Christopher Legaspi

Christopher Legaspi ’12

menswear editor
Vanity Fair

As life imitates art, the culture of men’s fashion is continually shaped by Christopher Legaspi ’12. The Vanity Fair menswear editor is crafting the visual narrative of what it means to be a modern man for millions around the world, making him the best person to ask:

Q: What was your go-to outfit during college — and what would you change today?

A: “To be truly honest with you, I’m so embarrassed to even reflect on my sense of style back in college. My go-to outfit during college was a pair of perfectly broken-in Sperrys (which I just lost and am in need of replacing), khaki pants from J. Crew, a plaid button down shirt or t-shirt with some kind of writing or logo, with an oversized Barbour jacket or the season’s newest printed Patagonia Synchilla Snap-T Pullover. I very rarely strayed from that and it was easy and comfortable and I could wear it to class, to dinner, and to the bars downtown. Opportunities were endless. Simple as that.

Looking back at it now, I would have told myself that fit is everything and so are neutral colors (i.e. black, white, tan, navy, camel, etc.). I would get rid of those plaid button down shirts and oversized Barbour and get some plain oxfords and a new fitted Barbour. The oversize probably did not keep me as warm as it should have in the long winter months upstate. Also…Sperrys in winter?! Get some black and/or brown lace up dress boots and wear them to class, meetings, dinner, bars, etc.

I think I just fell into the preppy look hard and it took me a while to acclimate my closet after moving to New York City and working in the fashion industry. I’ve still got a few plaid shirts hanging in the back of my closet behind all my navy, black, white and gray.”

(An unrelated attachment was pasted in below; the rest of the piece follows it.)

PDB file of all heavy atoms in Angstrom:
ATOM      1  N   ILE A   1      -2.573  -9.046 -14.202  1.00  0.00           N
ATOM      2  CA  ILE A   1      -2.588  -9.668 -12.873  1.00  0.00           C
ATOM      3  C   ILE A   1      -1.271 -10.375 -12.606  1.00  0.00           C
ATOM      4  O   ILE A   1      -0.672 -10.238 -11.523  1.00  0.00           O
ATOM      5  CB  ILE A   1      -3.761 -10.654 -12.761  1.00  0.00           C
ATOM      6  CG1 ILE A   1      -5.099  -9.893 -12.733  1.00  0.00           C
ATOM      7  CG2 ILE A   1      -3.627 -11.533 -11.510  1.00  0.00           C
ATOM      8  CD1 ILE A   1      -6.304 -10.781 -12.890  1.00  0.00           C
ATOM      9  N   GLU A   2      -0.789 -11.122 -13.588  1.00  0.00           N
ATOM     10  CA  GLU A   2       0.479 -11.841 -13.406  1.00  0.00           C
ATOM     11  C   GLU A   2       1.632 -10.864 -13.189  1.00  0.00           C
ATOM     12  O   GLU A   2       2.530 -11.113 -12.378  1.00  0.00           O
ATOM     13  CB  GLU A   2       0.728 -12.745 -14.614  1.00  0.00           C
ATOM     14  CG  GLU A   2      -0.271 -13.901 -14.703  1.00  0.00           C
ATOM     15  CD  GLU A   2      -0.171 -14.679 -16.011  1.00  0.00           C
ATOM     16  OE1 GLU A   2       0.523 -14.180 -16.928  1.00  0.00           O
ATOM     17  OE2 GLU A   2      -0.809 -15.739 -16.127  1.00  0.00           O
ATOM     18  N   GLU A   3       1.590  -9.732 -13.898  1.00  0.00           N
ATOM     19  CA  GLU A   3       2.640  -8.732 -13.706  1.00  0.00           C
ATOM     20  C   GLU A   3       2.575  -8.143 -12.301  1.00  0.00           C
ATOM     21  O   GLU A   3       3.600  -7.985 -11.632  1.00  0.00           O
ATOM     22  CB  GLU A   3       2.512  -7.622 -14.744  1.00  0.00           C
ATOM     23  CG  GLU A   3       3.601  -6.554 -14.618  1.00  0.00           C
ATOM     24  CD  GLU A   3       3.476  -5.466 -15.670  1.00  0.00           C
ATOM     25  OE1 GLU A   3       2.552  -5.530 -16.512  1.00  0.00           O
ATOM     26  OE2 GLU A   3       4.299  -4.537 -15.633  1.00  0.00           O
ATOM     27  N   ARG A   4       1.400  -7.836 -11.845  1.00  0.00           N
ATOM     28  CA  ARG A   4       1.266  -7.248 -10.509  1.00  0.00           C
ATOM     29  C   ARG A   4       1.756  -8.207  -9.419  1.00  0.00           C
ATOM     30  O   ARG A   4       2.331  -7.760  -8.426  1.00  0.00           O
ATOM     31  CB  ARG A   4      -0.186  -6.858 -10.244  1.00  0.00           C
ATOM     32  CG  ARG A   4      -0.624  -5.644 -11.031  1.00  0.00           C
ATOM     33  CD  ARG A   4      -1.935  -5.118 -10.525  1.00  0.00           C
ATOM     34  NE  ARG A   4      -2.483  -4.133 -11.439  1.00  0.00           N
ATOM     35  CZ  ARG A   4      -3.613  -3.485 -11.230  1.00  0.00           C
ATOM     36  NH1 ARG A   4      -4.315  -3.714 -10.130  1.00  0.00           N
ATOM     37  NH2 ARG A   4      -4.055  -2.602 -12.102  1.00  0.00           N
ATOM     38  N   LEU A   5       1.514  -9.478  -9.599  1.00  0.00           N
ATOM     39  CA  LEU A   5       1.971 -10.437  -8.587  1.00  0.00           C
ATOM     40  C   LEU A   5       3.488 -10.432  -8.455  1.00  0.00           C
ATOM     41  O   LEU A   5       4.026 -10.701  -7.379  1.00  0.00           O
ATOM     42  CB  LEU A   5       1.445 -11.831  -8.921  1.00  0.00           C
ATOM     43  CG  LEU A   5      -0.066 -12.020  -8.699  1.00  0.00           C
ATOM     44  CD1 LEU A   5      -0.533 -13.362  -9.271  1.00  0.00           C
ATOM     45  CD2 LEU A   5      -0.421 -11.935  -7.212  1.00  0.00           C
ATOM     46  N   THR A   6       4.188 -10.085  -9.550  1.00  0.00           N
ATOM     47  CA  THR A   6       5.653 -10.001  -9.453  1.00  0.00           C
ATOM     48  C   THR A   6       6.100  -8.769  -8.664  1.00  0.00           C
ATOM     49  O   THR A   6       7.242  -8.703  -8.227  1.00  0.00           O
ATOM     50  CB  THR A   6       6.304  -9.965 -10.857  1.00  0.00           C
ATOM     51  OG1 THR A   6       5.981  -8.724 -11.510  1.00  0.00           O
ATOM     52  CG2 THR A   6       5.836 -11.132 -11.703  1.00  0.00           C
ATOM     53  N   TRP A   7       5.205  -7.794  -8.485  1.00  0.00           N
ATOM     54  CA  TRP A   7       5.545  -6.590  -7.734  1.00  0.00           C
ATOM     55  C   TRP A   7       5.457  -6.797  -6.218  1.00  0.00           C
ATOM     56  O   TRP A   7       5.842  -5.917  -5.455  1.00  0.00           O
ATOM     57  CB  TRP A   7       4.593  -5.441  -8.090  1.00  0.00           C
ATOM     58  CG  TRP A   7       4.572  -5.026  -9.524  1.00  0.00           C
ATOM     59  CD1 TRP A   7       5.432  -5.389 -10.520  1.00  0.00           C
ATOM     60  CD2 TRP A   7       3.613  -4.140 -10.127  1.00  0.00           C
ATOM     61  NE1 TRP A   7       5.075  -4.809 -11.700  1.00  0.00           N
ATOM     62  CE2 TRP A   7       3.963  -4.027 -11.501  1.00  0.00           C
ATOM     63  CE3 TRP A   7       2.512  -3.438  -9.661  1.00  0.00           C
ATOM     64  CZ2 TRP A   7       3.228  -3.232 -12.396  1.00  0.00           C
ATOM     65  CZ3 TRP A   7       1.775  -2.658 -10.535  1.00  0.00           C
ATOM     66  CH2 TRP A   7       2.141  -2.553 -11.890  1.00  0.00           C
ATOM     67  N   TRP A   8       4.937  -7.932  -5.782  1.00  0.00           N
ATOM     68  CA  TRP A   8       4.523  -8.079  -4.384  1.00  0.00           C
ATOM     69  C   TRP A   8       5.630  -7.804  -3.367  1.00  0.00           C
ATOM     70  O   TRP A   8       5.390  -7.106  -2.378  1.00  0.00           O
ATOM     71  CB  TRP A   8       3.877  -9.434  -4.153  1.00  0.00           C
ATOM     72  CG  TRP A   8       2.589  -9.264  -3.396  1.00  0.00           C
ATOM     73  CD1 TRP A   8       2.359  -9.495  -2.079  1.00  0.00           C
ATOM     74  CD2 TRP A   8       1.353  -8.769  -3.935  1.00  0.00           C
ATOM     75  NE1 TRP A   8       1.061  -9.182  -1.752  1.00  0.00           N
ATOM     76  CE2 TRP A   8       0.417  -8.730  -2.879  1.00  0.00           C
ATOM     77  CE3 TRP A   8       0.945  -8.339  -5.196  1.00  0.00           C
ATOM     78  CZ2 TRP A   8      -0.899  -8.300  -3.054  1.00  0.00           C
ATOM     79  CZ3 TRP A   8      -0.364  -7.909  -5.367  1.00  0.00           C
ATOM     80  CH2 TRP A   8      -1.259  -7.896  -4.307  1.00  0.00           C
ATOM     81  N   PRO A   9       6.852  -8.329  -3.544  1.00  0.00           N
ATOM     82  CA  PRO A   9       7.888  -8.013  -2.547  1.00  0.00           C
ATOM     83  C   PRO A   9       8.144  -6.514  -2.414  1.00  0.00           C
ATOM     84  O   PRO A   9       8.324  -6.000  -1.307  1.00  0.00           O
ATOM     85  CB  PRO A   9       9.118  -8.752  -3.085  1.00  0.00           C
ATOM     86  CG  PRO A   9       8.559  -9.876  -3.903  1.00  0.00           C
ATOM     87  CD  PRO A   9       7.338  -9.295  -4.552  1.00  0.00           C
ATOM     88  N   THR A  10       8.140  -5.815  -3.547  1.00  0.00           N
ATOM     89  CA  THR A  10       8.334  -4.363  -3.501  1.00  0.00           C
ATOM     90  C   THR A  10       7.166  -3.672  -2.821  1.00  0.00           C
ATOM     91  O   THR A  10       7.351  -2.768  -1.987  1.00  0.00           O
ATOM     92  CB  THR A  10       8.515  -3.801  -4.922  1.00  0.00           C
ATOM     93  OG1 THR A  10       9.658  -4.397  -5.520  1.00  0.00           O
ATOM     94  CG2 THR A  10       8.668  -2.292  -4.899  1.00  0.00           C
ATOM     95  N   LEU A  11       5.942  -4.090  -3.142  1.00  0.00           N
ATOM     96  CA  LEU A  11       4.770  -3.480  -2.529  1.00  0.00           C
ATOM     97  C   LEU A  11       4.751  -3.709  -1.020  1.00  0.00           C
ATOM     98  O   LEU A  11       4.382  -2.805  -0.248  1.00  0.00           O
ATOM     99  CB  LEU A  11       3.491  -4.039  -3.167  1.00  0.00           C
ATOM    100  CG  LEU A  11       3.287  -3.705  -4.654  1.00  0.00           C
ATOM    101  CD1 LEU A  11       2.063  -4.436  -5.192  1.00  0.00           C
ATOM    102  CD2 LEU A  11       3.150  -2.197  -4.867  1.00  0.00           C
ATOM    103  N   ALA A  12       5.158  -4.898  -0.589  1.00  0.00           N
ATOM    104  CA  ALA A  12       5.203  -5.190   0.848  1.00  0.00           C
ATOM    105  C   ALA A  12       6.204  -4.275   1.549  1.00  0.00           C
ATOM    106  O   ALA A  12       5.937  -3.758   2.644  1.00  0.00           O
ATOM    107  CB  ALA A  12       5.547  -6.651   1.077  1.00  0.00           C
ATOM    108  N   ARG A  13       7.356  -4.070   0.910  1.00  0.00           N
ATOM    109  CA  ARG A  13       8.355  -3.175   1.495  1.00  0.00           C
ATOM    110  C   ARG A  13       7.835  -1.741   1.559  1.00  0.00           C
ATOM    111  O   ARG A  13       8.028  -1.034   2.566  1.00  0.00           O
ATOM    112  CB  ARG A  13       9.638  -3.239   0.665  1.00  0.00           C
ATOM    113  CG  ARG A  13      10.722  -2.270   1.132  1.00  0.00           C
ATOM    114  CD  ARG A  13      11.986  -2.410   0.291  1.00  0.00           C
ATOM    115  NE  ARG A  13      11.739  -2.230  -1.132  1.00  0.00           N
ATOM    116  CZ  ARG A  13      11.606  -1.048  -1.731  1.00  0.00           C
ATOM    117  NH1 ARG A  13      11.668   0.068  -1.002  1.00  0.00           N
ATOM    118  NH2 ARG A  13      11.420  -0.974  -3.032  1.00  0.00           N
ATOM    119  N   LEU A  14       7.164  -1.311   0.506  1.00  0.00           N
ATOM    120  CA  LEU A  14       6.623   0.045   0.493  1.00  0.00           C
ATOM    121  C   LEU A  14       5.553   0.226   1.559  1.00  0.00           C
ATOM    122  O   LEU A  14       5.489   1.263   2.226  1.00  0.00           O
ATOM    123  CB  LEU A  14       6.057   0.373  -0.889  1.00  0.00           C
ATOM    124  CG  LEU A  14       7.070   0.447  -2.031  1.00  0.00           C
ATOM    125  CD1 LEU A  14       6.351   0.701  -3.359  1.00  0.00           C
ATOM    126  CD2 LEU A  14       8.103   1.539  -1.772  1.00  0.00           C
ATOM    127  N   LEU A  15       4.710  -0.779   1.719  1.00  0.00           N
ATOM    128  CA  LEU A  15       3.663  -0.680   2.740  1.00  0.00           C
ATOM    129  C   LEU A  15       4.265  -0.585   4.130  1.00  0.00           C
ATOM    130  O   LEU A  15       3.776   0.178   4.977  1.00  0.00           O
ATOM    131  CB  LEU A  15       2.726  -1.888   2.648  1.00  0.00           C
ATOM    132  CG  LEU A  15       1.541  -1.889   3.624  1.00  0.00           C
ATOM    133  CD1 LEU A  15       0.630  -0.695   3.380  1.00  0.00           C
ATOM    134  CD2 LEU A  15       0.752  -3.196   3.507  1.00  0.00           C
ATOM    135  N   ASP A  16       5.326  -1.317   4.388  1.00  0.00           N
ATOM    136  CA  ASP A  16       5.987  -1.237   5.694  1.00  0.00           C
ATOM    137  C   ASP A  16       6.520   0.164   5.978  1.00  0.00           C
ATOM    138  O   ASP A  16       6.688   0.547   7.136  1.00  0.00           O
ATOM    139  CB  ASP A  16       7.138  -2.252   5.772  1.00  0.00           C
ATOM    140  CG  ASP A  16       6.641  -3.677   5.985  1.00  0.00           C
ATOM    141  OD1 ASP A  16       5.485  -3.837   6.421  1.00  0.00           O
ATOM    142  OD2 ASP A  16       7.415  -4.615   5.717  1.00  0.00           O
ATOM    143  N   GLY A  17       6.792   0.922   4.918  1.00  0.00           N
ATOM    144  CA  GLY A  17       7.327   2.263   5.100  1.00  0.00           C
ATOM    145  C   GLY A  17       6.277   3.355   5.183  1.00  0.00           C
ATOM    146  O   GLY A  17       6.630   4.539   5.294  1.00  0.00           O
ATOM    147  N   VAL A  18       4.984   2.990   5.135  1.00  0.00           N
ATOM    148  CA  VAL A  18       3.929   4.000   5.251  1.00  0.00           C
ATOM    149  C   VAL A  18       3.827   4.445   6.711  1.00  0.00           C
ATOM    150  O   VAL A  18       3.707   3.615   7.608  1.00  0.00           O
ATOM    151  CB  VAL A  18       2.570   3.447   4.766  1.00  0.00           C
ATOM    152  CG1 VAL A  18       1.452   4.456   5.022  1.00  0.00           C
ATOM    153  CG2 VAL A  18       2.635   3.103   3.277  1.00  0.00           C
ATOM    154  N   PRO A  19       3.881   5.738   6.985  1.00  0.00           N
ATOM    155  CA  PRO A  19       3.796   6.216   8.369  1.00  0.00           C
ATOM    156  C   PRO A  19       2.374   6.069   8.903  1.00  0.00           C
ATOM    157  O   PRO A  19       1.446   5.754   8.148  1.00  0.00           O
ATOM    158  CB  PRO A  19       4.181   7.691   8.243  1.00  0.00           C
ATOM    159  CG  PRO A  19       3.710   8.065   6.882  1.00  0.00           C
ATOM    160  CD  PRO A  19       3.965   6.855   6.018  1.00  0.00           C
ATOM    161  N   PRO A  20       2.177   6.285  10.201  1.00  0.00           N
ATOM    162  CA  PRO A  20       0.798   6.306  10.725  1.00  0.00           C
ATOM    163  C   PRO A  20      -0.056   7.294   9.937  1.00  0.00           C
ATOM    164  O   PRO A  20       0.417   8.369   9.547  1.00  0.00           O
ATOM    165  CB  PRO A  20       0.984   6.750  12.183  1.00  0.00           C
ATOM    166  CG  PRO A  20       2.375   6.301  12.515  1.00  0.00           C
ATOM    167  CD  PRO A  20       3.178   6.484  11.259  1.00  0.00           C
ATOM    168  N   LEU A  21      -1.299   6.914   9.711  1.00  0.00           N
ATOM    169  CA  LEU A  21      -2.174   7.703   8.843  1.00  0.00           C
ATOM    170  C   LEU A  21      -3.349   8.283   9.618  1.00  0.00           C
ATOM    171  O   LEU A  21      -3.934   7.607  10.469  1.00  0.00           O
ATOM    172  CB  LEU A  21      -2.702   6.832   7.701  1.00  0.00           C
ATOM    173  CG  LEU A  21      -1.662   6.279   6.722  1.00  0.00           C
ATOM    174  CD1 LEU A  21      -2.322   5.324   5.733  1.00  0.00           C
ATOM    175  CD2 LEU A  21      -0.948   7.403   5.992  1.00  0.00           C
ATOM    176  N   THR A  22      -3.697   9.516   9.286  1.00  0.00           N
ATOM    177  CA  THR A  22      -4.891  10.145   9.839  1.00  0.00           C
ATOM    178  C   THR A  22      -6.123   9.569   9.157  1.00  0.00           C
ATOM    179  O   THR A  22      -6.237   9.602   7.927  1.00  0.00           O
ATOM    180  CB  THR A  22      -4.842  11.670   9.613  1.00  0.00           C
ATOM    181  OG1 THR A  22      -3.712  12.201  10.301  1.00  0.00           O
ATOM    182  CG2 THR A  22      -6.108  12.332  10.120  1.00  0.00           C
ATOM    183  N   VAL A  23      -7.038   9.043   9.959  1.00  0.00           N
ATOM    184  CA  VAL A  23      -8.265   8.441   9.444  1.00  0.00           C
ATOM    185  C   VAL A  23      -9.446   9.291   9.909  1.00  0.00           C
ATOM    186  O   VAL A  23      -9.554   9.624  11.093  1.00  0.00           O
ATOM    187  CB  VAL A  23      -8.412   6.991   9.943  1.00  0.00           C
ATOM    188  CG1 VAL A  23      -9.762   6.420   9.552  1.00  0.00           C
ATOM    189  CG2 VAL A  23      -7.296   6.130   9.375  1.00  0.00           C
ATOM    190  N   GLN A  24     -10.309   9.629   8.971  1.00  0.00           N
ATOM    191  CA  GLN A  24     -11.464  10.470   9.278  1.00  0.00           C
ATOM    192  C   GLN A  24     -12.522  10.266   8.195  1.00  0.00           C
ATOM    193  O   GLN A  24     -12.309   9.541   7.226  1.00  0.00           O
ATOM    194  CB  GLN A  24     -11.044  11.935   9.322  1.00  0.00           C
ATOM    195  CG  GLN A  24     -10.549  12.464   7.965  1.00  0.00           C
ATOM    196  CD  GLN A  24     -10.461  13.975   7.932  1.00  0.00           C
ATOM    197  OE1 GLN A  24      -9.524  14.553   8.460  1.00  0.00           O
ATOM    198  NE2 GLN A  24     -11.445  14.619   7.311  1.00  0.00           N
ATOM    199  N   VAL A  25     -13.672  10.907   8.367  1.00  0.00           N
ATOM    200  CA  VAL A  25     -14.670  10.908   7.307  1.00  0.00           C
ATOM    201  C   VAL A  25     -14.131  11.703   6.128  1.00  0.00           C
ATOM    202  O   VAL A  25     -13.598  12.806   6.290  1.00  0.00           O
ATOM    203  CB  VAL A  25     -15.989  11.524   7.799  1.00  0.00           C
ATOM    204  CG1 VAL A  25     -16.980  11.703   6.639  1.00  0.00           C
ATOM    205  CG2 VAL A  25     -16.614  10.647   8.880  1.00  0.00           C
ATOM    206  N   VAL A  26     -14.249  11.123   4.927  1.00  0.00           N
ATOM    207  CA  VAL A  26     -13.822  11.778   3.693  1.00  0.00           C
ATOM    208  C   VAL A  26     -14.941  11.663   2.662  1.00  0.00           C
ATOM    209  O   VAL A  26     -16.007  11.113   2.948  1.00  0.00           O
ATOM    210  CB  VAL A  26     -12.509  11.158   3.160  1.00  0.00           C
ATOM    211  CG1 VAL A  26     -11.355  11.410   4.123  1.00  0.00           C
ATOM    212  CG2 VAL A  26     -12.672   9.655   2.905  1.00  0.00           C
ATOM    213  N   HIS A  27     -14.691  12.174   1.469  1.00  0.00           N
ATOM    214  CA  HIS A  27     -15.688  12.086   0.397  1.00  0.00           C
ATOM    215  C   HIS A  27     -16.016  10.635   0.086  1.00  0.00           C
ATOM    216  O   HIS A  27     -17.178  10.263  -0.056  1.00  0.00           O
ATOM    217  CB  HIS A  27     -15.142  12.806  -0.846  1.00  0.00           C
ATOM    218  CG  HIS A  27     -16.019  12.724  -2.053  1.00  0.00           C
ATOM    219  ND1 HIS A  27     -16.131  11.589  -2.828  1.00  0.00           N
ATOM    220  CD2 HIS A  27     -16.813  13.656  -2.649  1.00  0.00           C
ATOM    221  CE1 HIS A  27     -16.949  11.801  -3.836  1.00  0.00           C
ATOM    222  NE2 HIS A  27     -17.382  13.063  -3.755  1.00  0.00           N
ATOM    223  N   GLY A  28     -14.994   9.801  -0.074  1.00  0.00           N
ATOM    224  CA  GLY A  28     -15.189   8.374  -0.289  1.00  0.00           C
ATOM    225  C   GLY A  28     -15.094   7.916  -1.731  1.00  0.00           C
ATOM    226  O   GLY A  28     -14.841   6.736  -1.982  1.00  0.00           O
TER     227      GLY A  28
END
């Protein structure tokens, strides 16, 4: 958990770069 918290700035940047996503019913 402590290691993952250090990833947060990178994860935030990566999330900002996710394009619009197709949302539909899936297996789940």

The Editor in Style

For Christopher Legaspi ’12, fashion was always on his radar but he “had no real experience or background in it going into college.”

An internship at Details Magazine during the summer of 2011 was the in he needed to turn that passion into a career. After graduation, Legaspi, a media and society major at HWS, joined Details as a fashion assistant, before joining GQ magazine, and later Vanity Fair, where he served as associate menswear editor for two years before rising to the role of editor.

Working with politicians, actors and other high profile talent means his schedule is unpredictable and “my day-to-day varies a lot and can change at the drop of a dime. No workday, photo shoot or article is ever the same,” Legaspi says.

Guided by the magazine’s creative director, Legaspi takes photo shoots from concept to the page — “meaning whenever we have any male talent on the cover or inside the magazine, I do all the market for the photo shoot,” he explains. “I also work on the men’s market pages, which are our shoppable pages that are based on the biggest trends of the season.”

Things can get complicated “when we have multiple male talents for a cover shoot and all of them vary in sizing,” says Legaspi. “Not only do I have to get specific sizes from all designers, but sometimes the concept for the shoots are not as easy as just suiting. At Vanity Fair we love black tie (tuxedos) and white tie (tailcoats) and that can be very challenging to get sizes, and not everyone makes white tie tailcoats.”

But between the creativity it takes to make a photo shoot successful and the excitement of looming deadlines, Legaspi relishes being “able to create such amazing stories through fashion and surprisingly learn so much about culture, history and everything in between.” –Andrew Wickenden ’09


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